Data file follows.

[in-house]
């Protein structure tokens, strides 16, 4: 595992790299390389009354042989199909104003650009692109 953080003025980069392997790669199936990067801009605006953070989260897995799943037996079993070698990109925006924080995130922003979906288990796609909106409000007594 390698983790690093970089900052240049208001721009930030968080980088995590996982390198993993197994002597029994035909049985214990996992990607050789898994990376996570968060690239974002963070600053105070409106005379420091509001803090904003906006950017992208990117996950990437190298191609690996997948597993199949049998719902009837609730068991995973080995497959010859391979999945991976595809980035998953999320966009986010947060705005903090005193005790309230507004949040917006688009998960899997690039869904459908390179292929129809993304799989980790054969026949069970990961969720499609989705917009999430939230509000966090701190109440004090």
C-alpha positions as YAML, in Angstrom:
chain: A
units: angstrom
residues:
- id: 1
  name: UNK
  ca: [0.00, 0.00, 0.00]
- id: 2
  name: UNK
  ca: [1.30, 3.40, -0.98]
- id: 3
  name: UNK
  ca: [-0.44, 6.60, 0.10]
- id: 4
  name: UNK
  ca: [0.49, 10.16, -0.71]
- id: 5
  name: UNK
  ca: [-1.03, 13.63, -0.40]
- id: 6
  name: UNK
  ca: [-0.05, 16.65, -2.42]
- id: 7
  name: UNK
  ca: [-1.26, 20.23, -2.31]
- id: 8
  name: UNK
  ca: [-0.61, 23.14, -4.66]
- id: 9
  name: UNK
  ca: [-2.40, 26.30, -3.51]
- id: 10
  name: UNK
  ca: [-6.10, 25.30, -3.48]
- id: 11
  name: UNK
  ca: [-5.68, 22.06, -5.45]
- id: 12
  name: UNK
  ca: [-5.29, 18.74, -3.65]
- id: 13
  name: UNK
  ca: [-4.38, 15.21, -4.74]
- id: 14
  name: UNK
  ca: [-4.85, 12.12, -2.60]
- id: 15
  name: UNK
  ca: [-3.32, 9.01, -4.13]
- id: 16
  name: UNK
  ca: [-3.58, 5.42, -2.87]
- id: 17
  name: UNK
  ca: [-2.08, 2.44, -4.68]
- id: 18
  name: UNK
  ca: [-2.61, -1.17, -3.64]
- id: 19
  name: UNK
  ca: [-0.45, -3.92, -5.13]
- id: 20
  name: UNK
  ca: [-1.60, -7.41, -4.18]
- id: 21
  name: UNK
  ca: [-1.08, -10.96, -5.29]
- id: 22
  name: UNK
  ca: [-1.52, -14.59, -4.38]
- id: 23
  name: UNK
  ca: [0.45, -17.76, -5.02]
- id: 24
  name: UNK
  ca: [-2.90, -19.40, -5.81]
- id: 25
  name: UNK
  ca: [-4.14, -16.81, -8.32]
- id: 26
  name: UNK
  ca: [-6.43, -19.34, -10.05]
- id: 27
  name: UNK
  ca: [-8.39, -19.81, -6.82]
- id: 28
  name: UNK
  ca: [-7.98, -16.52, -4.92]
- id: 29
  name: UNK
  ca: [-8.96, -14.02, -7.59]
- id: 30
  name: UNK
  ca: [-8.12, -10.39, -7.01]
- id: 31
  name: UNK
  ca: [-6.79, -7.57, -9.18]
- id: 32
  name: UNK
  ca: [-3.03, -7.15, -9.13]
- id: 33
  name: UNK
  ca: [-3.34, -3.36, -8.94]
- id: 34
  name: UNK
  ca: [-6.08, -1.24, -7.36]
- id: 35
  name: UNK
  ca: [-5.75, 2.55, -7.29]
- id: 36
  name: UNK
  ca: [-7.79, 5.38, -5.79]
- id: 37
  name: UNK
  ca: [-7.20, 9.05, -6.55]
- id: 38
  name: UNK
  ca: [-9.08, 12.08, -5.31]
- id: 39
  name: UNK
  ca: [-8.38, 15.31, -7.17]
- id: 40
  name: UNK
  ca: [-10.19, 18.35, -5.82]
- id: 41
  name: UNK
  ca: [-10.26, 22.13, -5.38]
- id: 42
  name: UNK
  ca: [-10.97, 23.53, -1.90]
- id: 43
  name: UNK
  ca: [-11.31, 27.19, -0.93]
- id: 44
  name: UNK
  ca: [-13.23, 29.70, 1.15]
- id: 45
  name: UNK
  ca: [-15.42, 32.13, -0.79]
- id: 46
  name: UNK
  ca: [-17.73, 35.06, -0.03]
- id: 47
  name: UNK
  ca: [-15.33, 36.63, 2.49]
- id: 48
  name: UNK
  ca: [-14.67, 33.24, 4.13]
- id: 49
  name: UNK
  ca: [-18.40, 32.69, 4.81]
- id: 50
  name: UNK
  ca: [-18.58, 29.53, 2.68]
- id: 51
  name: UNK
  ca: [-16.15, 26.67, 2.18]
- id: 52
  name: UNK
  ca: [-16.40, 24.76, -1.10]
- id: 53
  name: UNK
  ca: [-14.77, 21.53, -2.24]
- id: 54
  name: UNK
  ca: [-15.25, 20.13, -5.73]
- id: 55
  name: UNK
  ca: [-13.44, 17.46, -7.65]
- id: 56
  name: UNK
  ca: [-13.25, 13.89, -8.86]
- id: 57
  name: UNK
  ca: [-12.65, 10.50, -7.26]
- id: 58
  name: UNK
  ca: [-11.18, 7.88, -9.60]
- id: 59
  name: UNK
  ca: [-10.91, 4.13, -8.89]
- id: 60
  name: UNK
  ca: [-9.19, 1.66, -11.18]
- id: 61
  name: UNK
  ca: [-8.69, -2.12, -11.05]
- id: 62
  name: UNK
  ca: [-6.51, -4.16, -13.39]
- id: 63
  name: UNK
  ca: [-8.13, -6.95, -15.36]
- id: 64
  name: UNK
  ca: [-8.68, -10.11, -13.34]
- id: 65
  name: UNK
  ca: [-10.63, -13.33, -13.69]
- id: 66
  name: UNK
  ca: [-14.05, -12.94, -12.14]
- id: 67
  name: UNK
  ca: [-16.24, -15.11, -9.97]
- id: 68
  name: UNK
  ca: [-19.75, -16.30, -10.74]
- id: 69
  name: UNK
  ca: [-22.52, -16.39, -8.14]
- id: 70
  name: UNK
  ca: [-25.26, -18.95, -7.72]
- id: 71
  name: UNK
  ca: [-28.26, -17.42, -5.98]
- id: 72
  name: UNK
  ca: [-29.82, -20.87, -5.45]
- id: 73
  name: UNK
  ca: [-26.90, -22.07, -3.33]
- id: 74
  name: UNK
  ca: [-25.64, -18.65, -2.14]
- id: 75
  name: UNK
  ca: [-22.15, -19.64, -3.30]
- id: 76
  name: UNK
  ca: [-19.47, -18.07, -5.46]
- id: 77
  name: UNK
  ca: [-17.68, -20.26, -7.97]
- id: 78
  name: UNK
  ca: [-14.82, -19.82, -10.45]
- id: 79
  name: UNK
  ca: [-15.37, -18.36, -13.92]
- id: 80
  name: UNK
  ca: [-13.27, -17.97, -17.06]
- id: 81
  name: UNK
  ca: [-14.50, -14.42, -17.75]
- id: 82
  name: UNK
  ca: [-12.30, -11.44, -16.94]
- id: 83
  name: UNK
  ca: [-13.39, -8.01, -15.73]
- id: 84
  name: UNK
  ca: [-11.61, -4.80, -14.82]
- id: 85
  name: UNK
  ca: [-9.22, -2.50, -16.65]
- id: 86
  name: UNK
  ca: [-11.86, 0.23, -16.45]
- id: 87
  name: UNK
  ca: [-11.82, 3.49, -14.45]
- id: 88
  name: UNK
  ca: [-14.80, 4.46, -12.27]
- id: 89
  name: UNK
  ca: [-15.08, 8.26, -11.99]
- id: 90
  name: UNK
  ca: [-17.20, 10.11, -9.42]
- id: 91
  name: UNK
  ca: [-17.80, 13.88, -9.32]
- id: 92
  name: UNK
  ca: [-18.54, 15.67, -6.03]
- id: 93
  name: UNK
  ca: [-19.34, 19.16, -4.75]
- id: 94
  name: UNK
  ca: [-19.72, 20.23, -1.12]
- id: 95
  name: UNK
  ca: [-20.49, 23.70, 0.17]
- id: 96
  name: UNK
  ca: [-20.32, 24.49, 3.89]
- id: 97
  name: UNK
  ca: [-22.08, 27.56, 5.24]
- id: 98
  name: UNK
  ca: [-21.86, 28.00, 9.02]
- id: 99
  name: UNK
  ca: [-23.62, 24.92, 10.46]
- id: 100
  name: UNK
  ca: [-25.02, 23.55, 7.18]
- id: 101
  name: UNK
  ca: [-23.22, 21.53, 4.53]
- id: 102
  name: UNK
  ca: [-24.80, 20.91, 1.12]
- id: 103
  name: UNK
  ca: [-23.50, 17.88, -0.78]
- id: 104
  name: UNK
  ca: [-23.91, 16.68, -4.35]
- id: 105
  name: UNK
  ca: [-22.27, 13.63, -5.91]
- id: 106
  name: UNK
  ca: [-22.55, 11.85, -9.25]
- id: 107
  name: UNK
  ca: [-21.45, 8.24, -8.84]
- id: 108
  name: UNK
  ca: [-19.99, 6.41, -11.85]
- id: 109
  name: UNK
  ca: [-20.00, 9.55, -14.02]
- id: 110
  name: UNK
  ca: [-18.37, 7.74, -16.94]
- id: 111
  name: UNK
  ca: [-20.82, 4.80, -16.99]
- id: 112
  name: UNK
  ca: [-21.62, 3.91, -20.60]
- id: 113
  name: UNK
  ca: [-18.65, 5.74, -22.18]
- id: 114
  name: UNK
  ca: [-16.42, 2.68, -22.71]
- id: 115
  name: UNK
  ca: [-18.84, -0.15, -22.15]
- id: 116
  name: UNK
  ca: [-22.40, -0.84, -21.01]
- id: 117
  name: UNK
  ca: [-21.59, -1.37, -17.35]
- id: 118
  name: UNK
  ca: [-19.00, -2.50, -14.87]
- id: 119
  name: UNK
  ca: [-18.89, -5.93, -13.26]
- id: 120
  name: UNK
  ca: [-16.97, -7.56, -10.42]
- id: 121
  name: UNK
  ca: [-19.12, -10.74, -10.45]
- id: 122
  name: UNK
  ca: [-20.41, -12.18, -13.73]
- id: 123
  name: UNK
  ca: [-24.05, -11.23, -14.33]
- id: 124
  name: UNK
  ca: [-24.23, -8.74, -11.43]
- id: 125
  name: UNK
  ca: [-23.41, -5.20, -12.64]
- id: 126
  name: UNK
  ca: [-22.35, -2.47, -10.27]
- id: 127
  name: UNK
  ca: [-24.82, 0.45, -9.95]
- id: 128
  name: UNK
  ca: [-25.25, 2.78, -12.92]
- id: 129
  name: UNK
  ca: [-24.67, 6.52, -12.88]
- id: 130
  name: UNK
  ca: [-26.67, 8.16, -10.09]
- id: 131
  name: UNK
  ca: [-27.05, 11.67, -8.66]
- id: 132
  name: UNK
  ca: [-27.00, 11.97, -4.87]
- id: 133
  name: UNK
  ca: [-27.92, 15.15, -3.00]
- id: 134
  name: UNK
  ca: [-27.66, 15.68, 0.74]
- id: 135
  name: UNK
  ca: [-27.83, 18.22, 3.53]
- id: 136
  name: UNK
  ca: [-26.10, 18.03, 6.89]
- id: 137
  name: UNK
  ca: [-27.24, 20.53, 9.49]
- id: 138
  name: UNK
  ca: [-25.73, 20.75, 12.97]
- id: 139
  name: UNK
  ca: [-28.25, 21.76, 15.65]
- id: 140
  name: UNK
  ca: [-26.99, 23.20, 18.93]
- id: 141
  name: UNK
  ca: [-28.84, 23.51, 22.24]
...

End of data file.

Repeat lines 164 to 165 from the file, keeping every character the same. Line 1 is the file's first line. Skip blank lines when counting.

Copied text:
  name: UNK
  ca: [-14.77, 21.53, -2.24]